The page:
"Moffett parlayed a geology degree into fast riches as he showed an affinity for finding oil and natural gas in Louisiana. Oilmen such as William “Tex” Moncrief Jr. and the late T. Boone Pickens Jr. recognized him as one of America’s great wildcatters, now a rare breed."
Wall Street Journal / Jan 11, 2021
James “Jim Bob” Moffett, an oil wildcatter turned mining prospector who helped buildFreeport-McMoRan Inc. into a natural-resources giant, has died at age 82.
Mr. Moffett died on Friday night in Austin, Texas. His health had declined in recent years, and he had contracted Covid-19, according to his older son, James R. “Bubba” Moffett Jr.
A former football player at the University of Texas, Mr. Moffett parlayed a geology degree into fast riches as he showed an affinity for finding oil and natural gas in Louisiana. Oilmen such as William “Tex” Moncrief Jr. and the late T. Boone Pickens Jr. recognized him as one of America’s great wildcatters, now a rare breed.
But his biggest success came as a minerals prospector in 1988, with the discovery of vast deposits of gold and copper at Freeport’s Grasberg mine in Indonesia, which became the world’s largest and most profitable gold mine.
A larger-than-life personality, Mr. Moffett was fond of impersonating Elvis Presley, framing things in football terminology and tipping golf caddies, barbers and waiters with crisp $100 bills. Mr. Moffett was also a shrewd negotiator, with an eye for detail and no small supply of ambition. In making strategic decisions, Mr. Moffett said he listened most of all to his intuition.
“When I walk into a conference room with lawyers and accountants, and they’ll say to me, ‘You know, no one has done this before,’ that doesn’t stop me,” Mr. Moffett said in a 1995 interview with Louisiana Public Broadcasting. “If you’re confident in what you’re doing, what difference does it make that it has not been done before?”
His take-no-prisoners approach made him enemies, including environmentalists, who railed against Freeport’s mining operations when Mr. Moffett was at the company’s helm. In 2006, Norway’s Ministry of Finance excluded Freeport from the world’s largest sovereign-wealth fund, saying its waste-management practices at some mines were “inflicting extensive and serious damage on the environment.”
He forged a reputation as a generous boss but also a demanding one. Mr. Moffett would sometimes call his real-estate lieutenant Beau Armstrong in the middle of the night from Indonesia and ask him to run around the room so he would be awake enough to brief him on the week’s business.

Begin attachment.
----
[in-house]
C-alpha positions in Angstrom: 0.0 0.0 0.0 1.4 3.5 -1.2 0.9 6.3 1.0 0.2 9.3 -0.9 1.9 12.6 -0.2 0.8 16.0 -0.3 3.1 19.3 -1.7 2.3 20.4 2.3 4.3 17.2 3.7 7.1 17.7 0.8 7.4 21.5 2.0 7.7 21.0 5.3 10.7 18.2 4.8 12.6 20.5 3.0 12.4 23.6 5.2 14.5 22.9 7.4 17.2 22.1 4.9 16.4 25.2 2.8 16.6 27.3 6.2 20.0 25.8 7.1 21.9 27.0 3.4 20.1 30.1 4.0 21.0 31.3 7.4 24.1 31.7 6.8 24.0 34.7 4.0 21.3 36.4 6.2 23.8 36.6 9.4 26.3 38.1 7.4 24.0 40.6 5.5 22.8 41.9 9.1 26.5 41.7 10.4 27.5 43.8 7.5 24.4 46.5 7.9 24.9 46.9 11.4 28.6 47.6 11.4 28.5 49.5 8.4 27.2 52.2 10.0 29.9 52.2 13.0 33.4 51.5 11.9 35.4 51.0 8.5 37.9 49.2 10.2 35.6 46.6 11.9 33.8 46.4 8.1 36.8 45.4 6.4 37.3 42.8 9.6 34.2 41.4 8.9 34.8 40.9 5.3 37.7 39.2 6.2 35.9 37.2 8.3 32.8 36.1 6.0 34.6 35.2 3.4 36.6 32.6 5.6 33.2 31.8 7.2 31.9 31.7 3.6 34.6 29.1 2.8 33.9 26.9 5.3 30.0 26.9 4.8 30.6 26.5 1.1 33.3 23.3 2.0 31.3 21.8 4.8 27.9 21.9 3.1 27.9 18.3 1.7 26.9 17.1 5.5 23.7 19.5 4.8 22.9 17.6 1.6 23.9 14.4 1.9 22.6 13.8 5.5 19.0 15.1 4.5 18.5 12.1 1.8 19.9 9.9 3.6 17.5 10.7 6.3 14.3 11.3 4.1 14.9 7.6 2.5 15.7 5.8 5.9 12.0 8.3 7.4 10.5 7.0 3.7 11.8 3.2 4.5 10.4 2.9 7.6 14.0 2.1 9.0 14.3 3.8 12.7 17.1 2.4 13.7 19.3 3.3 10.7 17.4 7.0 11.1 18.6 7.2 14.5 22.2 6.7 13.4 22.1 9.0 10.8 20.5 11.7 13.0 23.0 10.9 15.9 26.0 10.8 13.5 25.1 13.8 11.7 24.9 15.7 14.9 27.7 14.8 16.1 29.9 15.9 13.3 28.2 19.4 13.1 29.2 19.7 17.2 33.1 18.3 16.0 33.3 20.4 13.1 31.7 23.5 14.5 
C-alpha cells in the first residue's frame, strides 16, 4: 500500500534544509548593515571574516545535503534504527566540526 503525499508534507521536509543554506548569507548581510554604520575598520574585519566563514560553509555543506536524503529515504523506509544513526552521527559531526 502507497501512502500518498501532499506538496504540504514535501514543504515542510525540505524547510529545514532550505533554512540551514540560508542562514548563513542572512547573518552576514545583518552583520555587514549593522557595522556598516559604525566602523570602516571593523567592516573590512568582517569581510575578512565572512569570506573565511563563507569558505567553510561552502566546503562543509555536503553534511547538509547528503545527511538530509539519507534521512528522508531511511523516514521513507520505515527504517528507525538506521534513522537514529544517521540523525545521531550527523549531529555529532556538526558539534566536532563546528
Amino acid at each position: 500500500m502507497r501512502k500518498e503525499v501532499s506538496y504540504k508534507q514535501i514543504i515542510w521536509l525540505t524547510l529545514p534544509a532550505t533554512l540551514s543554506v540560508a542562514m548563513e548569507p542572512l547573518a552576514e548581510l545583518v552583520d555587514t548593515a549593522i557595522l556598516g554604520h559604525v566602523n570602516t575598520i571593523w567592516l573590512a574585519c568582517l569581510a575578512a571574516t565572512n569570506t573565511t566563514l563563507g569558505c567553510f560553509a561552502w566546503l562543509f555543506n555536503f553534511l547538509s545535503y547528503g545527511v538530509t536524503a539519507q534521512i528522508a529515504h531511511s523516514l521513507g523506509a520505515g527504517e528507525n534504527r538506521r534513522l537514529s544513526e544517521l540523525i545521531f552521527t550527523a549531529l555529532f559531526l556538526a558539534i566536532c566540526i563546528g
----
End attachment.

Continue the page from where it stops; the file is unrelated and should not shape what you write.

“He instilled this confidence,” Mr. Armstrong recalled.
James R. Moffett was born in Louisiana in 1938 and raised in Houston by a single mother. He worked odd jobs as a youngster to help support his family before attending the University of Texas on a football scholarship, where he played for legendary coach Darrell Royal.
He then worked for an oil company in New Orleans, while he took night classes for his master’s in geology at Tulane University. In 1969, he co-founded McMoRan Oil & Gas Co. with two associates.
In 1981, Mr. Moffett led McMoRan in a merger with New York-based sulfur company Freeport Minerals Co. The company made its huge gold strike in Indonesia in 1988 after Mr. Moffett commissioned core drilling in an undeveloped region near an older copper well where he suspected—based on his knowledge of petroleum geology—ore deposits must rest.
“When copper is your primary product, but you find the largest gold mine in the world, you think, ‘This will work,’ ” said William Cunningham, a former president of the University of Texas at Austin who served on Freeport’s board in the 1980s and 1990s.
Shortly after the find, Mr. Cunningham recalled, Mr. Moffett, who loved to sing, emerged clad as Mr. Presley in white, studded attire and provided the evening’s entertainment at a dinner in Indonesia.
“And he was pretty good,” Mr. Cunningham said.
Mr. Moffett’s stature grew when Freeport purchased copper producer Phelps Dodge Corp. for nearly $26 billion in 2007, then the largest-ever mining acquisition.
But the wildcatter’s luck went south when he brought Freeport back into oil and gas, years after it had spun off the McMoRan oil business. As chief executive of McMoRan Exploration Co. in 2010, Mr. Moffett had, to great fanfare, announced an enormous natural-gas discovery in the shallow waters off the coast of Louisiana.
Two years later, at a time McMoRan’s shares had plunged after it had spent hundreds of millions trying to develop offshore wells, Freeport agreed to buy the portion of McMoRan it didn’t already own for $2.1 billion in cash. It also purchased Plains Exploration & Production Co. for a combined total of about $9 billion.
The deal, aimed at diversifying the company and taking advantage of high oil prices, drew backlash for straying from mining and running up debt. After the company spent billions but ended up with dry holes and energy prices collapsed, activist Carl Icahn bought a stake in Freeport and successfully pushed for Freeport to simplify its business and add his nominees to the board.
In late 2015, shortly after Freeport said it would defer some oil and gas projects and explore the sale of related assets, Mr. Moffett announced his resignation at age 77. He continued to serve for years as chairman emeritus of Freeport, which in 2020 was the third-largest U.S. mining and metals company by market capitalization, according to S&P Global Market Intelligence.
Mr. Moffett is survived by his second wife, Lauree Moffett, along with four children and six grandchildren. An earlier marriage, to the former Louise Hohmann, his high-school sweetheart, ended in divorce.
As Mr. Moffett looked to be in his last hours Friday, nurses played Elvis music for him, James Moffett Jr. said.
unfortunately, the world doesn't make them like that anymore. Rest in Peace, Jim Bob.